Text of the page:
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Richard Siddle, Editor's Blog May 8

Published:  11 May, 2009

There have hardly been many Champagne cork-popping moments to put a smile on the drinks industry in recent months, but next week's London International Wine Fair is the perfect excuse to open a bit of bubbly. In more ways than one.


There have hardly been many Champagne cork-popping moments to put a smile on the drinks industry in recent months, but next week's London International Wine Fair is the perfect excuse to open a bit of bubbly. In more ways than one.

Next week's fair will see the launch of Champagne house, Duvay-Leroy's, new Champagne cork - well an aluminium and plastic one to be exact.

The device, dubbed the Maestro, looks like the kind of thing you would find on a bottle of beer and is the kind of cornflake-choking innovation that critics of the wine industry claim we see far too little off.

It will no doubt be one of many talking points at next week's fair which promises to be one of the most important in recent memory with the trade even more in need of information and inspiration than normal.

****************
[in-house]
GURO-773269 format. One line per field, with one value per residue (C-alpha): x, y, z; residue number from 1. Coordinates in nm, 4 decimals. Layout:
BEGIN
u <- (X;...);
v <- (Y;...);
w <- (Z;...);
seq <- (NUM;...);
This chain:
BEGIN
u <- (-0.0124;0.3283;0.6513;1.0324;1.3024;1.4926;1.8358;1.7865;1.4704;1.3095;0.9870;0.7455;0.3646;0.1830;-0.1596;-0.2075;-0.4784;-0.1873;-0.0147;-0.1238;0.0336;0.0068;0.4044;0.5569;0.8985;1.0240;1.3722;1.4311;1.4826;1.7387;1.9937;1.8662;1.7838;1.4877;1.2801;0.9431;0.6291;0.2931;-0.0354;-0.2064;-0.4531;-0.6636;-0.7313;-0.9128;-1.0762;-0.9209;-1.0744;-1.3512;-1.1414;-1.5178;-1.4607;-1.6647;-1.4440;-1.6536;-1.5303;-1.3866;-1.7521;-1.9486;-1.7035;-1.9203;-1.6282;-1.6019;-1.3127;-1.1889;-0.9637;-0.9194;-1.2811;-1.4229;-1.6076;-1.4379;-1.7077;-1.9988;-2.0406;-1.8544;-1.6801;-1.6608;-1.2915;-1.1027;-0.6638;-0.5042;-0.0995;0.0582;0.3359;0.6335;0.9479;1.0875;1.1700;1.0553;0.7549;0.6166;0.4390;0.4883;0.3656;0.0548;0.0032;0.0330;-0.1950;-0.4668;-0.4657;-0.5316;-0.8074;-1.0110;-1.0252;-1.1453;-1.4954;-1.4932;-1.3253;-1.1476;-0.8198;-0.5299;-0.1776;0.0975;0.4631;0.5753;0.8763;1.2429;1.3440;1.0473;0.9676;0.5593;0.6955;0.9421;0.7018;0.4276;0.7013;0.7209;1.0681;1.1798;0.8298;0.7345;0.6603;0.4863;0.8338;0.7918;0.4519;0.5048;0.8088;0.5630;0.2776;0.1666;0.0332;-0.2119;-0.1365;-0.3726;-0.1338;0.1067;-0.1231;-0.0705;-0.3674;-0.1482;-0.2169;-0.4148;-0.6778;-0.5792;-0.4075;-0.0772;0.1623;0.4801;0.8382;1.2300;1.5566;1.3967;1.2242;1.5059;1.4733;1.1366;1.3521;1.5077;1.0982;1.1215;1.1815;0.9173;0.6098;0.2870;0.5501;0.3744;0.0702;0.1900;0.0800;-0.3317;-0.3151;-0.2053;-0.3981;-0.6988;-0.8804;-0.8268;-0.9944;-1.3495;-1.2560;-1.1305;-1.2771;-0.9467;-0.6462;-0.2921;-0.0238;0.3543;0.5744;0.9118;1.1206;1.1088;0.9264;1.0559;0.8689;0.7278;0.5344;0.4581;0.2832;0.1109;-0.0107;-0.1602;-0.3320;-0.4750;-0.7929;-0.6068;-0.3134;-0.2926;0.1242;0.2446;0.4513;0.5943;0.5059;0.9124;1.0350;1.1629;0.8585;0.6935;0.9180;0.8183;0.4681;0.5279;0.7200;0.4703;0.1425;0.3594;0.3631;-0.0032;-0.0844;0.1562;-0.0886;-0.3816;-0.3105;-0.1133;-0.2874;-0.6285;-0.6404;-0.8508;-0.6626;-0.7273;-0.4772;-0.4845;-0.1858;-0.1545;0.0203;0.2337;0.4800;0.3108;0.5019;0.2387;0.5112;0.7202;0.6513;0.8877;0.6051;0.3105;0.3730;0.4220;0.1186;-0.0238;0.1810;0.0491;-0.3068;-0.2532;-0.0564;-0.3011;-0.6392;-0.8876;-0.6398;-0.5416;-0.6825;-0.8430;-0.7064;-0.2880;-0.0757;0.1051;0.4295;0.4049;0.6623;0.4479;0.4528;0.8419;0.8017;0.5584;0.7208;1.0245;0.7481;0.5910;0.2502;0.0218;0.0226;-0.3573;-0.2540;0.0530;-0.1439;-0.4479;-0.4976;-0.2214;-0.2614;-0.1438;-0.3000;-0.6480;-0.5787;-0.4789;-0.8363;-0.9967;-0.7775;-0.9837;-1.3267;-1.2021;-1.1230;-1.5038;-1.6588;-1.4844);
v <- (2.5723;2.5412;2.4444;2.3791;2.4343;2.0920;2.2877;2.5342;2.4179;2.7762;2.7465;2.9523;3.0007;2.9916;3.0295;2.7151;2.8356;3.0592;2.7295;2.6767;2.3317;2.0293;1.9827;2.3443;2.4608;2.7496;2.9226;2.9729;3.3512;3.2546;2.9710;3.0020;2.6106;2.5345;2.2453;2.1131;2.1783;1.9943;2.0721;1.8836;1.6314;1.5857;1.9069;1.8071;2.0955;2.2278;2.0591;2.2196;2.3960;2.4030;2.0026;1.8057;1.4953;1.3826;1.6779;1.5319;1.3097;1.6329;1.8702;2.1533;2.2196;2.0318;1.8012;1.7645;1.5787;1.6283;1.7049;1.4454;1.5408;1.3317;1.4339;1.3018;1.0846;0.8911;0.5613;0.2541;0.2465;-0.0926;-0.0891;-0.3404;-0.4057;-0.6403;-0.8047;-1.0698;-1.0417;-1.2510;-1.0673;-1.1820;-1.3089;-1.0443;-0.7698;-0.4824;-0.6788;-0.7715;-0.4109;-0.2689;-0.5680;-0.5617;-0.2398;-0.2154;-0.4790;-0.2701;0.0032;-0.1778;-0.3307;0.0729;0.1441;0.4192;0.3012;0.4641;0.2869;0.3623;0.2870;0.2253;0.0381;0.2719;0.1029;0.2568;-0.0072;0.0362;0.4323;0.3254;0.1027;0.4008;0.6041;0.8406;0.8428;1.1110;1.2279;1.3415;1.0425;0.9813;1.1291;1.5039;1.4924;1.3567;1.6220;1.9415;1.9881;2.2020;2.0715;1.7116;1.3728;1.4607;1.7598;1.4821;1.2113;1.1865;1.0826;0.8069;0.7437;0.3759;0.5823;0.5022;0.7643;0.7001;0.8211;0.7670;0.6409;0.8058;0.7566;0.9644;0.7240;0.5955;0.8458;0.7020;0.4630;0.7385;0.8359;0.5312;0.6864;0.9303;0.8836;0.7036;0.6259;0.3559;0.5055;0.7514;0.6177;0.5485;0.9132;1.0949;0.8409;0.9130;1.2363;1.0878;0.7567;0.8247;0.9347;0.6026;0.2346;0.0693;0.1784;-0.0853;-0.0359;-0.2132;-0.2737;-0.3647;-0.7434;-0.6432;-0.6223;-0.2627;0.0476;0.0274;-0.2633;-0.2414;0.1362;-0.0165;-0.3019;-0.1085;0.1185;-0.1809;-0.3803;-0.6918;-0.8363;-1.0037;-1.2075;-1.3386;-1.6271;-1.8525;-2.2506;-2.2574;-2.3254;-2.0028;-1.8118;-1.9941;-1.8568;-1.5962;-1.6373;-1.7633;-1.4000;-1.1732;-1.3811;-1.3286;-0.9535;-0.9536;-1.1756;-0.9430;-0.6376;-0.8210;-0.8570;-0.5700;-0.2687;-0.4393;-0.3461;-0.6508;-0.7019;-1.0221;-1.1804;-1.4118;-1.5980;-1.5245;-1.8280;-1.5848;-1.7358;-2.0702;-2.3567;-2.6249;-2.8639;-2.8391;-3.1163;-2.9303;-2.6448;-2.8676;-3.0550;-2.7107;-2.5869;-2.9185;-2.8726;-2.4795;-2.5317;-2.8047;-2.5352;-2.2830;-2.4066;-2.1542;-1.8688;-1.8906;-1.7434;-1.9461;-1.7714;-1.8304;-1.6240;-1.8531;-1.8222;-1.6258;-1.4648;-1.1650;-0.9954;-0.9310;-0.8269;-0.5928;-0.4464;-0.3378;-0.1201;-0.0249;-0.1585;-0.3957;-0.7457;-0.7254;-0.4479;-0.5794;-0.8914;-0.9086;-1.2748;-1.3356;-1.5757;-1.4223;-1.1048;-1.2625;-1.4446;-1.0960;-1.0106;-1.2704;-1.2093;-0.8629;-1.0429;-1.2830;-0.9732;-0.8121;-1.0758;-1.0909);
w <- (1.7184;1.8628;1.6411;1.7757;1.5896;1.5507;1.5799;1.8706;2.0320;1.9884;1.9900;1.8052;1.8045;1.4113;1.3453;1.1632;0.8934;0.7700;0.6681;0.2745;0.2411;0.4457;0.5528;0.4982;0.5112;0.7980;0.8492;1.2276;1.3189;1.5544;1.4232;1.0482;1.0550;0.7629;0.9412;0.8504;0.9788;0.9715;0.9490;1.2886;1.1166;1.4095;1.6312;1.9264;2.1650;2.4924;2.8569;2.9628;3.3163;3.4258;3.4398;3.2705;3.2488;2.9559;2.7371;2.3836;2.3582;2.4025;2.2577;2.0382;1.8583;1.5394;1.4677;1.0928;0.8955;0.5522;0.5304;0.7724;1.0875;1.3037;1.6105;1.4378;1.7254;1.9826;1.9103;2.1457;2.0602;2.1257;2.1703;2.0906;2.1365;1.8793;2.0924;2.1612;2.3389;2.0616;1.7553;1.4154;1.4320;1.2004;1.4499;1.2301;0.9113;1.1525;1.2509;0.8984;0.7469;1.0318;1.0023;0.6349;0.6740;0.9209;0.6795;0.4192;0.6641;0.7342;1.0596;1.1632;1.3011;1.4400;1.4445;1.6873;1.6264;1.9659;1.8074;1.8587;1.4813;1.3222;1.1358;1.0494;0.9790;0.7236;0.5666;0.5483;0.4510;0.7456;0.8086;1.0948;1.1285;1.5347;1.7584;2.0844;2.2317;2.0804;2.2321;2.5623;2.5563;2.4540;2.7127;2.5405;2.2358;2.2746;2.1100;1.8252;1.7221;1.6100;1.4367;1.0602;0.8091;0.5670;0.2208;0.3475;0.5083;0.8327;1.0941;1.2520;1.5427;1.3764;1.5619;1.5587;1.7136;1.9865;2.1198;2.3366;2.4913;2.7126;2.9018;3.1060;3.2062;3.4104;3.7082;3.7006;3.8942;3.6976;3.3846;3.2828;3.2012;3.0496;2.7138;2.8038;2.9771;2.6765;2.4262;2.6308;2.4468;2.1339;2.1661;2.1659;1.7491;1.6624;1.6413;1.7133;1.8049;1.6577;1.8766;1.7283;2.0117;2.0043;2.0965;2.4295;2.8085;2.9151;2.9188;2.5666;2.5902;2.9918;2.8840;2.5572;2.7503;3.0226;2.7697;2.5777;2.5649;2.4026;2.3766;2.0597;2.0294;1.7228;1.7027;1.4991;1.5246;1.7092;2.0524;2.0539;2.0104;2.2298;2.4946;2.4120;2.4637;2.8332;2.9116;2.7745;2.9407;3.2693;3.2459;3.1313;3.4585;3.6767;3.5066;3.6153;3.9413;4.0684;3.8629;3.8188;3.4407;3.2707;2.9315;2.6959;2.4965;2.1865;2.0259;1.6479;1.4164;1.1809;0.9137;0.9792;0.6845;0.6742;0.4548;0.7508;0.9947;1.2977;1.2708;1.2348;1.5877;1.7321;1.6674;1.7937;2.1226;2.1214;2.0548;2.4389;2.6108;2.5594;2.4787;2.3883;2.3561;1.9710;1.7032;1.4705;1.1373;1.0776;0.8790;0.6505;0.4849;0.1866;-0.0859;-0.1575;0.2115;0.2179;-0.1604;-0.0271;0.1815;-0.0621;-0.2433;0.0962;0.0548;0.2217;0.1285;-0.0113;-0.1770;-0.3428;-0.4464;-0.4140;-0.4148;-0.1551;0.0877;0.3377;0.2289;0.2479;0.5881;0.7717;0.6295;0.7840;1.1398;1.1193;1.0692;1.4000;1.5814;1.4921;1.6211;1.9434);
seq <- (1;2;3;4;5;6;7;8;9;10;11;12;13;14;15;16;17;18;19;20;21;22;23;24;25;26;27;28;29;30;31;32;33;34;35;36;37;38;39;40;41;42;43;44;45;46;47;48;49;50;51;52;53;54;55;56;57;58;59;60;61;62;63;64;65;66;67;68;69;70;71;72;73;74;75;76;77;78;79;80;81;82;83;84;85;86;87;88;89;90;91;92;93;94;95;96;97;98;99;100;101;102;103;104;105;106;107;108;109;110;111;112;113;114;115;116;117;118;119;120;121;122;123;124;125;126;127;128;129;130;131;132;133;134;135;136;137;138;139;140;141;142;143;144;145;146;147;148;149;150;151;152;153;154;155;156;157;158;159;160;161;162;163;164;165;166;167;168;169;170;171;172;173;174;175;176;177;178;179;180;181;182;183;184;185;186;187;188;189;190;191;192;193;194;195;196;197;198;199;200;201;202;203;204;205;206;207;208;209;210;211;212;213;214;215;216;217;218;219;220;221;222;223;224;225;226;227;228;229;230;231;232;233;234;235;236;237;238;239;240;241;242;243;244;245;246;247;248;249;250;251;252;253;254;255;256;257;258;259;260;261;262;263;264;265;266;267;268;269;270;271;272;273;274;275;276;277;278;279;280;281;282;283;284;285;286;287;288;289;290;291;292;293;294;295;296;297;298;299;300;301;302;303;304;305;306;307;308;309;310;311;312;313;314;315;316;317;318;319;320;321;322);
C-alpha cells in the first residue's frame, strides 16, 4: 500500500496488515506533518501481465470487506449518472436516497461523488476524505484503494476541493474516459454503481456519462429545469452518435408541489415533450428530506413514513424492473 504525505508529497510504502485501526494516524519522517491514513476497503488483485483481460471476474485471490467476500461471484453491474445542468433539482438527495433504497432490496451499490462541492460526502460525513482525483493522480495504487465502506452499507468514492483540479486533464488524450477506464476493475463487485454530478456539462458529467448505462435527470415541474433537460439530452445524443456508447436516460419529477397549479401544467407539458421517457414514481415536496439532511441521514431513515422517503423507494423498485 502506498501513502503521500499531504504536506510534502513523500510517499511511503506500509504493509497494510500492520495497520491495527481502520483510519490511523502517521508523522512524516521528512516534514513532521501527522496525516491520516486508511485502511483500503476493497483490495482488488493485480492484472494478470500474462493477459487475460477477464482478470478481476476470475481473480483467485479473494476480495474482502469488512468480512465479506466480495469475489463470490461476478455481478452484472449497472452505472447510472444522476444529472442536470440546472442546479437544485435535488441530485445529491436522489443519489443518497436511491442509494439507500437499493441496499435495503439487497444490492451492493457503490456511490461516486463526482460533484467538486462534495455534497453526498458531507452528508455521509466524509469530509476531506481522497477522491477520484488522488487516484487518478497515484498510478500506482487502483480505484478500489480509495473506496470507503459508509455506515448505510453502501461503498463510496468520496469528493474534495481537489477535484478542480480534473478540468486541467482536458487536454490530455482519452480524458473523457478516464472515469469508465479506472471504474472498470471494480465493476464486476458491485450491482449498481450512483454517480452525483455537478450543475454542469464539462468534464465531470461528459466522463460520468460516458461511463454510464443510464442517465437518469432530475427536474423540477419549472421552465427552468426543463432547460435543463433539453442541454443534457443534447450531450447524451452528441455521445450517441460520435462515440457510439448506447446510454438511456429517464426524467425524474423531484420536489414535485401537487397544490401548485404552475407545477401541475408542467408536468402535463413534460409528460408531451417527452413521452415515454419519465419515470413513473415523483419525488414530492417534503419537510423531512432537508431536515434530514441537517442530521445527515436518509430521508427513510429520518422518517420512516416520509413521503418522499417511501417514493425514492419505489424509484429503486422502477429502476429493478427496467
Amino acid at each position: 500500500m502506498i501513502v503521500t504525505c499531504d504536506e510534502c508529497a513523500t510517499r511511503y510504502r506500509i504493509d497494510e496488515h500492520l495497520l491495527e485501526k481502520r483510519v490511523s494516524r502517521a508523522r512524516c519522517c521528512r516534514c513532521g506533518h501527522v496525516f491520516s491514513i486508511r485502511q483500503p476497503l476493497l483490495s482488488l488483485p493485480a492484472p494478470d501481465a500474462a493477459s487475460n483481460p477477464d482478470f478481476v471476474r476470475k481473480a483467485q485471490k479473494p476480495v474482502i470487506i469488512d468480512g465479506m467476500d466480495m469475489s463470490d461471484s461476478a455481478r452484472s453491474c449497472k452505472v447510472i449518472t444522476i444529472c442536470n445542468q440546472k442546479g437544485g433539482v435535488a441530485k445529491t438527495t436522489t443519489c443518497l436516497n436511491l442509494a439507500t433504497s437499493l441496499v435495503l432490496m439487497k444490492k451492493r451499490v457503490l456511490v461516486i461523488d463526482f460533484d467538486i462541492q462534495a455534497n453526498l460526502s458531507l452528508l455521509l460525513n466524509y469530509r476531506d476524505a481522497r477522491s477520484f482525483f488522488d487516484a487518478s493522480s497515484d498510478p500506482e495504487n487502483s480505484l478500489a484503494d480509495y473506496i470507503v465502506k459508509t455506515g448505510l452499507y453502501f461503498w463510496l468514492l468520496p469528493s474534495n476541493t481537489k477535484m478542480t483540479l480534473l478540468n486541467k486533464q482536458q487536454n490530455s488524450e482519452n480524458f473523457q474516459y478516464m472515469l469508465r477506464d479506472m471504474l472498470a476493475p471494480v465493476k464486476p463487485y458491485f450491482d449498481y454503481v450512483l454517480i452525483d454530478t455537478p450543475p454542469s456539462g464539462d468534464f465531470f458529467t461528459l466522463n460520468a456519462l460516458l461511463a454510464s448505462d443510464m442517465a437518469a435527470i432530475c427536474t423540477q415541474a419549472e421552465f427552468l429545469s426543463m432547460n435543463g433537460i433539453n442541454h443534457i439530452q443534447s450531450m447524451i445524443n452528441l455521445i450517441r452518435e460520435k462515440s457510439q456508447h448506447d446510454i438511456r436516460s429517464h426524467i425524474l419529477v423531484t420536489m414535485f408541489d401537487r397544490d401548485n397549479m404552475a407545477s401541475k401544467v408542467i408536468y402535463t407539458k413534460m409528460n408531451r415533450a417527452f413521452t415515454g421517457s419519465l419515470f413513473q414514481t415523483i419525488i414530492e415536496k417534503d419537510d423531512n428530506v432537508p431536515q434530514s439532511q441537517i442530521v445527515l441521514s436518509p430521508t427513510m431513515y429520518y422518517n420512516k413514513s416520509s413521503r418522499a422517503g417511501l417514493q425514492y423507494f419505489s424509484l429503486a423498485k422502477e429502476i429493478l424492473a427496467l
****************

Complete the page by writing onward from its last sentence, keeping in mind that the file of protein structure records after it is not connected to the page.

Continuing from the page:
There is, not surprisingly, a clear emphasis at this year's fair on the state of the economy and ideas aplenty on how to dig yourself out of whatever hole you may find yourself in. Our own debate, on May 13, will look to do exactly that with some sagely advice from the likes of Oddbins supremo Simon Baile on how to keep innovating against all odds.

Which reminds me of a pertinent tale from the world of independent retailing. A convenience store owner found himself against a rival Tesco Local that had opened across the road. Not surprisingly he soon started to lose many of his loyal customers, including a steady stream of anglers who used to come to his store two to three times a day from the trout farm behind his store.

Faced with losing hundreds of pounds in potential trade a week he came up with the cunning wheeze of installing a live bait machine in his store - resulting in all the anglers giving up on the lure of Tesco and returning to his store.

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